Historian Publishes New Book on Race and Identity in Atlantic World

University Relations

A new book explores migration to the West African Republic of Liberia and its effects on ideas of Blackness and pan-African identity.  Published by Cambridge University Press, More Auspicious Shores: Barbadian Migration to Liberia, Blackness, and the Making of an African Republic chronicles the migration of Afro-Barbadians to Liberia, a colony originally created by the American Colonization Society for American Blacks. In 1865, when 346 British Afro-Barbadians fled Caribbean for the then independent Liberia instead of the nearby British colony of Sierra Leone, it opened up several questions about the nature of British post-emancipation freedom, citizenship, and nationhood. The Barbadians had come to view Liberia as a means of achieving their post-emancipation goals and promoting a pan-Africanist agenda while simultaneously fulfilling their 'civilizing' and 'Christianizing' duties.

Professor Caree Banton, the book's author, closely examines the Afro-Barbadians and provides a transatlantic approach to understanding the political and sociocultural consequences of their migration and settlement in Africa. Banton reveals how, as former British subjects, Afro-Barbadians navigated an inherent tension between ideas of pan-Africanism and colonial superiority. Upon their arrival in Liberia, an English imperial identity distinguished the Barbadians from African Americans and secured them privileges in the Republic's hierarchy above the other group. By fracturing assumptions of a homogeneous Black identity, Banton ultimately demonstrates how Afro-Barbadian settlement in Liberia influenced ideas of Blackness in the Atlantic World.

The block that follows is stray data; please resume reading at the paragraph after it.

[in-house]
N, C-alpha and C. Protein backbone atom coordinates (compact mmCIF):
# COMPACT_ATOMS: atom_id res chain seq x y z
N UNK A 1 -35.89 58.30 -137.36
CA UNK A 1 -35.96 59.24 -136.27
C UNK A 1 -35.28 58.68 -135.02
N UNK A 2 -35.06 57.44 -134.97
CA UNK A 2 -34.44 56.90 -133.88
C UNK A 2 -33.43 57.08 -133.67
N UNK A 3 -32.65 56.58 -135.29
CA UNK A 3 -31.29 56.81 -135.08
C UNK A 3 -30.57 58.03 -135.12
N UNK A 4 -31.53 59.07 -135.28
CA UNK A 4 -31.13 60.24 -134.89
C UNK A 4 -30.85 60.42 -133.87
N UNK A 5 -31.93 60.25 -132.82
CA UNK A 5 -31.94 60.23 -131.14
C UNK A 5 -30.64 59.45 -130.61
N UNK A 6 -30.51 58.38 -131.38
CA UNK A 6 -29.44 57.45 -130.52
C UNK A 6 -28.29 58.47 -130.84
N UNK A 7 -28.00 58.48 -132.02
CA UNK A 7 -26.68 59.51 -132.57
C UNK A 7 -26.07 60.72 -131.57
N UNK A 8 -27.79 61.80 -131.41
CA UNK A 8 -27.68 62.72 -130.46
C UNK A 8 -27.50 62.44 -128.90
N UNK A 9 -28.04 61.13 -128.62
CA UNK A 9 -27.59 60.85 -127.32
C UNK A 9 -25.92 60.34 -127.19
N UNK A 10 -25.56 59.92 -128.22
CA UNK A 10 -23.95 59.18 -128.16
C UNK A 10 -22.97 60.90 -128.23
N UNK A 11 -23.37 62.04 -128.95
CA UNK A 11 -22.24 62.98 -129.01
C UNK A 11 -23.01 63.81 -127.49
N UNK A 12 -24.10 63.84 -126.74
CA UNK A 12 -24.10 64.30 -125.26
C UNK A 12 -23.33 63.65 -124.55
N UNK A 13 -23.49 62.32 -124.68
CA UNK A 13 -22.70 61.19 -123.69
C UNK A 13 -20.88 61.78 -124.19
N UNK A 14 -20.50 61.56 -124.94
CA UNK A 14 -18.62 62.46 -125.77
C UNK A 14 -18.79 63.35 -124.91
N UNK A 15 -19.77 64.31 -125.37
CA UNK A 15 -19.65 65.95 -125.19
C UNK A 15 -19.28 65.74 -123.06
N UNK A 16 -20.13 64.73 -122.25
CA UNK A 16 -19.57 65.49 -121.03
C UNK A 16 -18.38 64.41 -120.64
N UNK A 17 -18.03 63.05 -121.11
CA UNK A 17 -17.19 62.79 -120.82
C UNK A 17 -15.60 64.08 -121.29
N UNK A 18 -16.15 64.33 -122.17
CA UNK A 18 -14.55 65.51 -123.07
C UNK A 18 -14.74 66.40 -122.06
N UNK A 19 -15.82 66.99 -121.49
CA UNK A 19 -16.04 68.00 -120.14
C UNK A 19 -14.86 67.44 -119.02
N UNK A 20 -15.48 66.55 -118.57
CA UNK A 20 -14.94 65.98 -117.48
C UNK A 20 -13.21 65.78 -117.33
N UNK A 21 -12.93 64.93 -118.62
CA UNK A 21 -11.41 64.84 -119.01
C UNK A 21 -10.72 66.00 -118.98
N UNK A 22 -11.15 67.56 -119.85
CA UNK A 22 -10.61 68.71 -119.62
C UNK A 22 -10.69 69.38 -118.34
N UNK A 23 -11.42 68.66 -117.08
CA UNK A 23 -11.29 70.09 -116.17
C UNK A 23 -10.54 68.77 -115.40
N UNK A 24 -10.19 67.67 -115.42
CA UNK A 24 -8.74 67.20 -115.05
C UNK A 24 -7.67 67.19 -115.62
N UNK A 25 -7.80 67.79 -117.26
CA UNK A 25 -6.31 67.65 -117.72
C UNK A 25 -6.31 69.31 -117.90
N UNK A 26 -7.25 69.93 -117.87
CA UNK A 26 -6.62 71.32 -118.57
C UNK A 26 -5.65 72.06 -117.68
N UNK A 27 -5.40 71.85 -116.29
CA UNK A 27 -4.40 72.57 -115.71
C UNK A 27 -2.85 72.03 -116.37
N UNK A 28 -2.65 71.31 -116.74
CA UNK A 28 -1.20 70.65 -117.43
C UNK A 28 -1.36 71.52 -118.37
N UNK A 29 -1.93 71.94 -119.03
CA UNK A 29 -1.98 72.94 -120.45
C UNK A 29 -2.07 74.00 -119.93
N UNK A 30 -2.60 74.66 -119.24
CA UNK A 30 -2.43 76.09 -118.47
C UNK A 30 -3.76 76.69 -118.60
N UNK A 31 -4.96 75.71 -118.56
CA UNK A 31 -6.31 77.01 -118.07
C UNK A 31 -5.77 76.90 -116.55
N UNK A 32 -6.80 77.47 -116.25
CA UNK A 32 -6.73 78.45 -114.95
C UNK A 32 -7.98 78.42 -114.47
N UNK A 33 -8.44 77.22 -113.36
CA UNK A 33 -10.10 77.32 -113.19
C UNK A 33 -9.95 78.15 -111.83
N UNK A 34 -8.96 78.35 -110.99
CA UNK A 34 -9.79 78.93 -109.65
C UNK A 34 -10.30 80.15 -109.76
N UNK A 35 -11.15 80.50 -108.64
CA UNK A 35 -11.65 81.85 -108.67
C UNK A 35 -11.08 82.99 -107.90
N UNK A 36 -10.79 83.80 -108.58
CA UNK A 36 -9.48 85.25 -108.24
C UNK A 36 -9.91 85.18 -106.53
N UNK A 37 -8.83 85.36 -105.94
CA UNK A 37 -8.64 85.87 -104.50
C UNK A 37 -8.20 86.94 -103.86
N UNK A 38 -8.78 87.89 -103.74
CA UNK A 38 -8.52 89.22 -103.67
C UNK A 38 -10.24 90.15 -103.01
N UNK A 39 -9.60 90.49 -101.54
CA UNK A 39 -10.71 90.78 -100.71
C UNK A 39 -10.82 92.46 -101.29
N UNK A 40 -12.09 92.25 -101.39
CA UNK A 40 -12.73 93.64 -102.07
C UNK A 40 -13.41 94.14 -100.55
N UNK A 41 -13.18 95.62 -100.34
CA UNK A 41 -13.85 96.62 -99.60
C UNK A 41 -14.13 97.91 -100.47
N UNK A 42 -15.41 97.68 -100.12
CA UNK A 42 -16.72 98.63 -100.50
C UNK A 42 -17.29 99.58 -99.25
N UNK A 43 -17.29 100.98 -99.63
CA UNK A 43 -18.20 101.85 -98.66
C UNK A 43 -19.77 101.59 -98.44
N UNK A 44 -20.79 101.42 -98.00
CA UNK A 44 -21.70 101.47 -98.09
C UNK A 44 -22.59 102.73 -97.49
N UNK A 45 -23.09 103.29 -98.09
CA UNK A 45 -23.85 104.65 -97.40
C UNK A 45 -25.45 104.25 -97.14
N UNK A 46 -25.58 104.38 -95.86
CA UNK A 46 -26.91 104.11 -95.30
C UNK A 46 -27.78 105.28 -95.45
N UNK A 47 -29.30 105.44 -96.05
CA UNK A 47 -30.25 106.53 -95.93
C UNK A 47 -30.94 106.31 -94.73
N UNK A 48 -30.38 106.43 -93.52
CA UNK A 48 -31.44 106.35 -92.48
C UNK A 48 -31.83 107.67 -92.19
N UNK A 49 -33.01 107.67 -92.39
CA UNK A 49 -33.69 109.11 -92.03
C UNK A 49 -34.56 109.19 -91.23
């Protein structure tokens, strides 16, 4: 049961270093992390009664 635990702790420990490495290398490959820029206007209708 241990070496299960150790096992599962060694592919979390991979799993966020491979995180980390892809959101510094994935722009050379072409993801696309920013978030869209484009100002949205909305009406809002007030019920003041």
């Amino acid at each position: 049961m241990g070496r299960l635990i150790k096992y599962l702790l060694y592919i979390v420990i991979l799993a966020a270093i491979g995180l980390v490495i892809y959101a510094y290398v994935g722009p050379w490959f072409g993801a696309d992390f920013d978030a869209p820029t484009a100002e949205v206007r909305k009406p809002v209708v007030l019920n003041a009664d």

The book has earned early praise, with professor Claude Clegg, the Lyle V. Jones Distinguished Professor at the University of North Carolina-Chapel Hill, noting, "Banton's book fills a significant gap in the story of Liberia's creation and its place in the larger Afro-Atlantic world. She skillfully renders the complex identities that Barbadians crafted at home and in Africa, while being mindful of their often conflicted notions of race, civilization, and empire."

Banton is an associate professor of history and African and African American studies in the J. William Fulbright College of Arts and Sciences at the University of Arkansas.


Jim Gigantino II, chair
Department of History
479-575-7332, jgiganti@uark.edu


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